We don’t often think of Beethoven as a composer for the ballet – as an original composer, that is, rather than having his music used in later times for ballet. In 1801, however, Salvatore Viganò (1769-1821) came to Vienna and asked Beethoven for music.
Viganò came from Naples and had studied music with his uncle, Luigi Boccherini, but gave up composition to become a dancer, first appearing in Venice in 1788. He is the inventor of the ‘coreodramma,’ a joining of dance and pantomime. The subjects were usually based on historical or mythological themes and Shakespearean dramas.
The ballet, Die Geschöpfe des Prometheus (The Creatures of Prometheus), is based on the allegorical story of Prometheus. This Titan from Greek mythology is best known as the god who stole fire and brought it to humanity. For Viganò, this story was too tame so Prometheus is made more of a philosophical god who brings manners, customs and moral to the people, driving out ignorance. The personification of these ideas is realized in two statues who come to life, and who, through harmony, are made into passionate, sensitive beings. Prometheus brings them to Mount Parnassus and each of the gods instructs them in music, in tragedy and comedy, and in dance. The original scenario for Viganò’s work is lost but Beethoven did write some notes into his sketchbooks so we have some idea of the story.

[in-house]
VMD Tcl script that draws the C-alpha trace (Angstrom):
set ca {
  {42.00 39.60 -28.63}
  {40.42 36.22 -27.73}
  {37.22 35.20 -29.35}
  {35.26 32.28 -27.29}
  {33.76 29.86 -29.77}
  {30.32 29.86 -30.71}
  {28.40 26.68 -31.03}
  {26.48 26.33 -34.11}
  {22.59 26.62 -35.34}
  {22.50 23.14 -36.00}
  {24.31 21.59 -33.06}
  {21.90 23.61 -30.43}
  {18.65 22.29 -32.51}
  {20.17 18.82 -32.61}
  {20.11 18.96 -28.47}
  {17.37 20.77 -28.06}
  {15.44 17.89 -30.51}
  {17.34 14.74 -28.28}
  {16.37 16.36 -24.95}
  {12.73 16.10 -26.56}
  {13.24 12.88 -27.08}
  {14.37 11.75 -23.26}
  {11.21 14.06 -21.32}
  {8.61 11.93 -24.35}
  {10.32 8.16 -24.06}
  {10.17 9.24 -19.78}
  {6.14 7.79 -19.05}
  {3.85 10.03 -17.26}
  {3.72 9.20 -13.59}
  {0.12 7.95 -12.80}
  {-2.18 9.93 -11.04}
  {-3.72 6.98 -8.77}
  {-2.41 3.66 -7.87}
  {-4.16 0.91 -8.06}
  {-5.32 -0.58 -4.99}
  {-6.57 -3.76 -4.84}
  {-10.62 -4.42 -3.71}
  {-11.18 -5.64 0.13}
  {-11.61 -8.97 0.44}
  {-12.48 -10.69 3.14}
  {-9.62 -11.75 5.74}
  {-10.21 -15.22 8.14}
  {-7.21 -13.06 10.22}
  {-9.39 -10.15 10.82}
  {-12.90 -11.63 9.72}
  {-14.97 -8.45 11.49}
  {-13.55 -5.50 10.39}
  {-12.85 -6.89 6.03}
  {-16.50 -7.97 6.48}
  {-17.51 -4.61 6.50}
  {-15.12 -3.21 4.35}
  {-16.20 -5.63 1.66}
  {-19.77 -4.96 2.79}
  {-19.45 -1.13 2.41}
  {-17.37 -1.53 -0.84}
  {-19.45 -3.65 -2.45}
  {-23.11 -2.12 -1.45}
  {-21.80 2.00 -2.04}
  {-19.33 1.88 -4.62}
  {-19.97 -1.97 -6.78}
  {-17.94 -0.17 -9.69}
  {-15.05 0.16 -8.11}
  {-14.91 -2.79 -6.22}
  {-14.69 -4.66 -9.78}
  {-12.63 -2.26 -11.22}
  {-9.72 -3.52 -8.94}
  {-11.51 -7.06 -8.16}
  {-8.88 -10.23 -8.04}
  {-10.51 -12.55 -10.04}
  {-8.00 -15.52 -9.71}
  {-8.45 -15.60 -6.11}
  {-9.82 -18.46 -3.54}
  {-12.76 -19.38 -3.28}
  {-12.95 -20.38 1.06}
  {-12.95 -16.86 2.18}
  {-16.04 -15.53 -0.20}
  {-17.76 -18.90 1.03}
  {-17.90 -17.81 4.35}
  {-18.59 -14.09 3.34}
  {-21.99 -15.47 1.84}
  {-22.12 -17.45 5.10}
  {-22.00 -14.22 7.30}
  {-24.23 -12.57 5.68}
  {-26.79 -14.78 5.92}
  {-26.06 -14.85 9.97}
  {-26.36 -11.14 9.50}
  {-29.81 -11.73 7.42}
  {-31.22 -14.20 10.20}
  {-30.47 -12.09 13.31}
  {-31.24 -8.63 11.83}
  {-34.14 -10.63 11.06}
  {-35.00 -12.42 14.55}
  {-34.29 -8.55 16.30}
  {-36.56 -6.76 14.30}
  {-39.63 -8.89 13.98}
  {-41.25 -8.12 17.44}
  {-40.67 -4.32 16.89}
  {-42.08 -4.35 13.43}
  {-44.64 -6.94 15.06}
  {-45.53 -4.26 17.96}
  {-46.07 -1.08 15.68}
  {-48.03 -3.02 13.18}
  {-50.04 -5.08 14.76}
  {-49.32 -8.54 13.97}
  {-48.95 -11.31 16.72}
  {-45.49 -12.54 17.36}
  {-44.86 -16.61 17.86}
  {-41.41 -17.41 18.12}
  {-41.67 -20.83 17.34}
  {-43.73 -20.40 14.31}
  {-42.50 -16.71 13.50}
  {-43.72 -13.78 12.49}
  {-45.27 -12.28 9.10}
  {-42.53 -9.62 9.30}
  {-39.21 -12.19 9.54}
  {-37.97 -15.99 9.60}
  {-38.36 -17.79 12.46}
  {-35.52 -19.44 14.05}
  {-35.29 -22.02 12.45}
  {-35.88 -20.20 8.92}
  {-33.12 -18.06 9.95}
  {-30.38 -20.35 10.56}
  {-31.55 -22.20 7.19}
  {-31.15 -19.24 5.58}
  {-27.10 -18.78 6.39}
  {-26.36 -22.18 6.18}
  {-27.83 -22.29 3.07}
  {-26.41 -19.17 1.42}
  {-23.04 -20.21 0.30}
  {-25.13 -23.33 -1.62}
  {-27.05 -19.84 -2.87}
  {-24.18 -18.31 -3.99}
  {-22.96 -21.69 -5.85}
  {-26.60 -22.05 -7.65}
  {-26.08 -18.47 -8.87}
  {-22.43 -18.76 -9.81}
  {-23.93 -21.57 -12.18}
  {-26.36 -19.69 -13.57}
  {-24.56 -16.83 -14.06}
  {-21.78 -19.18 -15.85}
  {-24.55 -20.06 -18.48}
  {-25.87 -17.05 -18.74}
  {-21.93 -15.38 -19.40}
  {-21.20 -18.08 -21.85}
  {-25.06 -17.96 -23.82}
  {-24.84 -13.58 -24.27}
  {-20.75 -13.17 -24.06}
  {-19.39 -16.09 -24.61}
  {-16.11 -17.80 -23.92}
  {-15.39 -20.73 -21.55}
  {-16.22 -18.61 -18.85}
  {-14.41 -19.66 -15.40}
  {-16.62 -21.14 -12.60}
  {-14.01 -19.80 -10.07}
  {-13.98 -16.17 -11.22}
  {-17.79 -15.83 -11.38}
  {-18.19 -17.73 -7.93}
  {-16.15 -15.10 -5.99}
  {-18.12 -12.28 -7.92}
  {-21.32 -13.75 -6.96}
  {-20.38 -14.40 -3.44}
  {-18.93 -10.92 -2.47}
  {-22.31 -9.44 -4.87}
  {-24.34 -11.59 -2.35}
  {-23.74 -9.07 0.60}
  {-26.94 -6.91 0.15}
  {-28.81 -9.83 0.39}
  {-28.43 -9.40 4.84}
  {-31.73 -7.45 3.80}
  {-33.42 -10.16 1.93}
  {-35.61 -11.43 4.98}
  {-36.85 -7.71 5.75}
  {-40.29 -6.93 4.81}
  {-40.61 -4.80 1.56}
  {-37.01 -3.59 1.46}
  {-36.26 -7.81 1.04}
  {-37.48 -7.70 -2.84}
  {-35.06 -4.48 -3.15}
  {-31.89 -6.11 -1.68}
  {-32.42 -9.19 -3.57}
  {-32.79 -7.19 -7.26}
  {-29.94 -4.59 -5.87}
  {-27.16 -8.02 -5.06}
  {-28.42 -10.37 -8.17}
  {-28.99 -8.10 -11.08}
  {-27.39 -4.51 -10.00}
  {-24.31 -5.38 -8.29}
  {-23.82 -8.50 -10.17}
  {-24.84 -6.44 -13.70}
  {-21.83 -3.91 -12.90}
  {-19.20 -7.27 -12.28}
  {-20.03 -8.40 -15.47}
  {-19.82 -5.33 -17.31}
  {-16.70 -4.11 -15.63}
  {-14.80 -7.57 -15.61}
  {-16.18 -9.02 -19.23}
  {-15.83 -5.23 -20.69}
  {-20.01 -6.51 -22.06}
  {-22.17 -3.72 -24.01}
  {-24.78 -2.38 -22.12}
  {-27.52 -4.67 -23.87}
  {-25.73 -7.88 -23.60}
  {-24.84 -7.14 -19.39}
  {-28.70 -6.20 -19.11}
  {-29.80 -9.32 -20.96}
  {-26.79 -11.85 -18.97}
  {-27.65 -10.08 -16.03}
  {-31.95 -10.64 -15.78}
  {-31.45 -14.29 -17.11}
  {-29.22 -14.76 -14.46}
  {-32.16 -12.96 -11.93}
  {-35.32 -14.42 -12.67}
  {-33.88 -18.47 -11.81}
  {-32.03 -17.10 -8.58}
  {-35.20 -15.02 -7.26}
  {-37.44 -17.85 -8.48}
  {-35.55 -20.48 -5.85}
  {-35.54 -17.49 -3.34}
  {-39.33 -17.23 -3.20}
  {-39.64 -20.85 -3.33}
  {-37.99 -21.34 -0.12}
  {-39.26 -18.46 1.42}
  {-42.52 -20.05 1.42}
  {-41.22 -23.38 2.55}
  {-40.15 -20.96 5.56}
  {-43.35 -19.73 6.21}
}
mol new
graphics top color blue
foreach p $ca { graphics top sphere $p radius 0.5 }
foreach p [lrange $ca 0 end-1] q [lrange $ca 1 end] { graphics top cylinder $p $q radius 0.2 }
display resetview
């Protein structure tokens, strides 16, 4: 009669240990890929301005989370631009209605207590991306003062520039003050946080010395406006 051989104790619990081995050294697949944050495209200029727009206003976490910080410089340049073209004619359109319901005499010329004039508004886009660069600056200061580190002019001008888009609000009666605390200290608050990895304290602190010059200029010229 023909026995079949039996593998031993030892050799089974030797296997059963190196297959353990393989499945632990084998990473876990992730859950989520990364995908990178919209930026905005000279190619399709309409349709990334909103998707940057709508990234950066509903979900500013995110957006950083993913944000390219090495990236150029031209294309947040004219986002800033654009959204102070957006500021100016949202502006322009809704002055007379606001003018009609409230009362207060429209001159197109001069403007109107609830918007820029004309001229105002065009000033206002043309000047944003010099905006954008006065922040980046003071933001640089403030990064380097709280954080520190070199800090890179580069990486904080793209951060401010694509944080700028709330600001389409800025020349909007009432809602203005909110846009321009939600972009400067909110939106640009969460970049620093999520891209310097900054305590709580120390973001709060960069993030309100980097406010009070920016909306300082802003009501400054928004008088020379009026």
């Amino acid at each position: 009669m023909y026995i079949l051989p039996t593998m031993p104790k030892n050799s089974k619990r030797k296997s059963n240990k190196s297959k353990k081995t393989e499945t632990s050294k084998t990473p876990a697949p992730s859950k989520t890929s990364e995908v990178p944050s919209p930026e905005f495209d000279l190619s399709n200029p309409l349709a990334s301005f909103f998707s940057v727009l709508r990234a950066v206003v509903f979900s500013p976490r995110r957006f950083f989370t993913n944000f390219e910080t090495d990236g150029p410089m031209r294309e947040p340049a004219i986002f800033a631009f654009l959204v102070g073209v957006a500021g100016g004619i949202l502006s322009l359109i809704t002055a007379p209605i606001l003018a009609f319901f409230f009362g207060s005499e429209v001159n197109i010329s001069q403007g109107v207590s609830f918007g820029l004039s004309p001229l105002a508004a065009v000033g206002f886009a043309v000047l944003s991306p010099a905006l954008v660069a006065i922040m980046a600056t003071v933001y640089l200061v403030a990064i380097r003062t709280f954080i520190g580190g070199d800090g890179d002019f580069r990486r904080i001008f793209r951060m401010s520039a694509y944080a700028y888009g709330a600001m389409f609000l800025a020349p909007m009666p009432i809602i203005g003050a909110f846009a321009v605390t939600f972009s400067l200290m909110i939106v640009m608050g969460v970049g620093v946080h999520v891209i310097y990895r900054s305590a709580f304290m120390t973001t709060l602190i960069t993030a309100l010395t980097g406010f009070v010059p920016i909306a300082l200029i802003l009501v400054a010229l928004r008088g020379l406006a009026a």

The Ballet opens with an Overture, setting the scene: ‘Pursued by the mighty wrath of Heaven, Prometheus enters, running through the forest towards his two clay figures, to whose heart he applies the celestial fire.’
Beethoven: The Creatures of Prometheus, Op. 43: Overture (Melbourne Symphony Orchestra; Michael Halasz, cond.)
Following the Overture is an Introduction, in the form of a storm. Listen to this and think about a later storm created by Beethoven as part of the Pastoral Symphony. It’s just a brief section, but full of potential for his future.
Beethoven: The Creatures of Prometheus, Op. 43: Introduction (Melbourne Symphony Orchestra; Michael Halasz, cond.)
Beethoven; Symphony No. 6 in F Major, Op. 68, “Pastoral”: IV. Thunderstorm (Orchestra of the 18th Century; Frans Brüggen, – Conductor)
Prometheus brings his animated statues to Zeus and the gods grant them various attributes. One of the best sections is the Adagio, where they receive music: Euterpe, one of the nine Muses, begins, signalled by the flute; Amphion, one of the legendary musicians of the ancient world, plays his lyre (in the unique use of harp in Beethoven’s music); Arion (bassoon) and Orpheus (clarinet), two more legendary musicians, add their music before Apollo comes in on cello. The whole movement is a marvel of texture and timbre as the voices come together to personify music to the two statues.
Beethoven: The Creatures of Prometheus, Op. 43: No. 5: Adagio (Melbourne Symphony Orchestra; Michael Halasz, cond.)
The statues learn about war and death and the music takes us through the Turkish style and a Bacchanalian dance and a Germany country dance before the Finale, which, as one commentator noted, is in E flat major, ‘the proud key of a new age.’
Beethoven: The Creatures of Prometheus, Op. 43: No. 16: Finale (Melbourne Symphony Orchestra; Michael Halasz, cond.)
The work is rarely performed today but stands as a monument to Beethoven’s happy middle-period music, written between 1800 and 1815. A contemporary reviewer of the performance in 1801 thought that the music was too learned and too large-scale for a ballet. Beethoven put the blame on its lack of success on the choreography, but the work did receive 23 performances in its first two years.
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